Kemp Letter to Greenspan
Jude Wanniski
May 6, 1998


Memo To: Website browsers, fans, clients
From: Jude Wanniski
Re: Too many people working?

Jack Kemp, co-director of Empower America, sent the following letter to Fed Chairman Alan Greenspan on April 29, after reading the WSJournal story about the Fed shifting from a neutral posture to one that tilted toward higher interest rates. The story itself caused a sensation on Wall Street, with the Dow Jones Industrial Average falling more than 200 points. The letter is now in public circulation, so we post it here for your interest and information:

The Honorable Alan Greenspan
Chairman, Board of Governors
The Federal Reserve System
20th and C Streets, NW
Washington, DC  20551

Dear Mr. Chairman:

 When I last wrote you in January, I congratulated you on a great speech to the American Economic Association in which you buried the tired old idea of a Phillips curve trade-off between inflation and unemployment.  In that letter, I also expressed my concern that monetary policy had been too restrictive since the Fed raised interest rates back in the Spring of 1997.

 Since that time, during a period of virtual price stability, real interest rates have remained high by historical standards.   The yield curve also remains flat relative to its historic shape.  Commodity prices are well behaved, and there are no other early warning signals among financial indicators that incipient inflation might be threatening.  The price of gold, although up from its recent low, remains below $320. Yet, there are selective leaks coming from inside the Fed revealing that the FOMC shifted from a neutral stance to a tightening bias in last month’s meeting because it fears rising asset prices and continued robust economic growth. 

 These leaks appear orchestrated to coincide with a coordinated attempt by some Fed Governors to “jawbone” markets into behaving in a way consistent with the misguided and discredited Phillips curve theory.  The Wall Street Journal this week quoted Fed Governor Laurence Meyer as saying, “It is essential that the economy slow at this point, because it is already operating beyond its sustainable capacity and it has been growing above trend.”  In the same article, the Journal cited Fed Governor Roger Ferguson lamenting the fact that the Asian financial crisis has not slowed U.S. economic growth and threatening that, “Either Asia will slow the [U.S.] economy to something that is more sustainable, or there may have to be some Fed action that will do that.”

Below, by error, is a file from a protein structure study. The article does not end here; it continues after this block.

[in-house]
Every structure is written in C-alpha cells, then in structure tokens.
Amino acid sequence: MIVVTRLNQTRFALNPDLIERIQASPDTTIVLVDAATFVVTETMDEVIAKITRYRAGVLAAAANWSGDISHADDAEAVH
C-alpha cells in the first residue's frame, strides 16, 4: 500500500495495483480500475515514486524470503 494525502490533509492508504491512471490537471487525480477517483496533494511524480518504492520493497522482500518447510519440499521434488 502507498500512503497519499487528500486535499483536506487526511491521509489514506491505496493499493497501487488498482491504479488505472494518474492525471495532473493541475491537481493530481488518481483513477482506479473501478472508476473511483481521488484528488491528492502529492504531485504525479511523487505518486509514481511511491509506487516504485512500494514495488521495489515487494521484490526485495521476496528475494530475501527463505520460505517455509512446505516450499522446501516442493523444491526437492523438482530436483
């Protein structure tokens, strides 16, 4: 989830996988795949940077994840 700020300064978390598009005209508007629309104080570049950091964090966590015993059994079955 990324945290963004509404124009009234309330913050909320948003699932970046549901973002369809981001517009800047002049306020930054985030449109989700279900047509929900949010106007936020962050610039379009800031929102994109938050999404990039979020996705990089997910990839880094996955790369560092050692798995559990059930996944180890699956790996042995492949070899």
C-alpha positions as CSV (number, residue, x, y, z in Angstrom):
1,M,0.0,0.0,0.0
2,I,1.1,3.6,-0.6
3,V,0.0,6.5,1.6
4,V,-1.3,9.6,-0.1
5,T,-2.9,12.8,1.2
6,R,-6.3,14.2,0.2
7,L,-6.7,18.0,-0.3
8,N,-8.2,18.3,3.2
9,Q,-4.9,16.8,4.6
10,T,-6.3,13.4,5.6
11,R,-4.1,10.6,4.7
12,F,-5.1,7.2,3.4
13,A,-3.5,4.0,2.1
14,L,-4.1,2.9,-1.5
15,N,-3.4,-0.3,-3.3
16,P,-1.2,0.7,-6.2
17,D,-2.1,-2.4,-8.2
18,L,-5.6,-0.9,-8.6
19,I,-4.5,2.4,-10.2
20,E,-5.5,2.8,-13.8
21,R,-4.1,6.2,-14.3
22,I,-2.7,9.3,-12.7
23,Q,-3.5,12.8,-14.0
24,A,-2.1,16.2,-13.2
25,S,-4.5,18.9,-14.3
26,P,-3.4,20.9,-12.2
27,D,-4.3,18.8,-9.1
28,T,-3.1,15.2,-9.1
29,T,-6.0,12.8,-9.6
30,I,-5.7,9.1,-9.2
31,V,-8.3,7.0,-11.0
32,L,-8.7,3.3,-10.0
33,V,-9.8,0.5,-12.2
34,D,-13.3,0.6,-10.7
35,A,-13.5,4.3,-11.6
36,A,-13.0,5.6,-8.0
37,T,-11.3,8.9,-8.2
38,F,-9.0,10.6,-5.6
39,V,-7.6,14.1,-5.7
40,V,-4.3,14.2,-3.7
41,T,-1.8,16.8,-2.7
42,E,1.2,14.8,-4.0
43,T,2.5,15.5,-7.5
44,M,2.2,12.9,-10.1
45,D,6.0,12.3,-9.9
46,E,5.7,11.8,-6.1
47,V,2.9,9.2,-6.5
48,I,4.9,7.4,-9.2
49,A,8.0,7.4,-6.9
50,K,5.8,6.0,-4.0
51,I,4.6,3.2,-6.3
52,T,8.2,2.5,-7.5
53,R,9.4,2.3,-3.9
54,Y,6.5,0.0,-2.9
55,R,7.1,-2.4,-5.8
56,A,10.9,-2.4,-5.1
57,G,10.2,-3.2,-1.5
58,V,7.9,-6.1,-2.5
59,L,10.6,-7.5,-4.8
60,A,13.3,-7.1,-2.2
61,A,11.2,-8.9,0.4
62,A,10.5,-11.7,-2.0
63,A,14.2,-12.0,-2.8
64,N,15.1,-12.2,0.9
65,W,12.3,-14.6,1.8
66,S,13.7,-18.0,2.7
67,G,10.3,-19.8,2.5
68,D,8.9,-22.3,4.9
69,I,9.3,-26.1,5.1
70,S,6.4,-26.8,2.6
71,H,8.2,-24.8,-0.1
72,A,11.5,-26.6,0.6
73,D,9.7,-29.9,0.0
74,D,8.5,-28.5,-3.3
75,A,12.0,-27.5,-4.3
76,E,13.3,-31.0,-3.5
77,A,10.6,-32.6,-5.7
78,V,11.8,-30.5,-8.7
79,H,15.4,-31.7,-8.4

Mr. Chairman, I am deeply concerned over the substance of the jawboning and appalled at the means by which it is being conducted.  For Fed Governors to suggest that asset appreciation and low unemployment are inflationary is at odds with everything we have learned during the past 20 years.  I know you agree with me, and it is particularly distressing to see this discredited and dangerous idea being promoted by use of selective leaks from inside the Fed.

 I have always been for openness and transparency when it comes to powerful financial bureaucracies, whether it be the IMF or the Fed.  In fact, I would be in favor of televising FOMC meetings so that markets could have the immediate benefit not only of knowing the Committee’s final decision but also knowing each Fed Governor’s position and their arguments supporting that position. 

 Information is the mother’s milk of free markets, and the faster markets become aware of shifts in monetary policy, the more efficiently they can adjust.  I am, of course, aware of the Fed’s position that secrecy inside the Fed is necessary to encourage free and open debate among FOMC members.  Although not totally comfortable with that position, I respect it and have been willing over the years to go along with a reasonable degree of secrecy, especially on your watch, since you, much more than your predecessors, have been so accommodating and cooperative in providing markets information on FOMC decisions with much greater dispatch.  However, if other Fed members are going to abuse the privilege of the secrecy they are accorded by selectively leaking so-called confidential information in an effort to manipulate markets and wage a political campaign in the press to affect FOMC deliberations, I will find myself in the forefront of an effort to open Fed proceedings up entirely.

 Finally, there have also been calls lately for monetary tightening from some of our Monetarist friends who are concerned that the money aggregates have been growing too rapidly.  Granted, the aggregates have grown rapidly this year with the Monetary Base and M2 both reaching eight percent growth and M3 growth hitting 12 percent earlier this year.  But in my opinion, rather than being a warning signal of incipient inflation, the growth of the monetary aggregates is indicative of a world-wide increase in the demand for the dollar.  With robust, healthy economic growth continuing apace here in the United States and with increased demand for U.S. dollars in Asia, it is not at all surprising or worrisome that base-money growth increased to meet higher demand.

 I close by referring back to your AEA speech in which you warned of the serious harm a persistent deflation does to an economy and how small the margin for error is in measuring a decline in the general price level once price stability is achieved.  Given the situation in Asia, I must conclude that the greater danger at this time is for the Fed to err on the restrictive side, exacerbating the problems in Asia and possibly curtailing vibrant growth here at home.  As I have said in many speeches over the years, inflation is not caused by too many people working.  And, any misguided “preemptive strike” against inflation by intentionally slowing the economy will hurt most those on the bottom rungs of the economic ladder.  I would welcome a free and open debate among Fed Governors on these vital issues.

Very sincerely yours,

Jack Kemp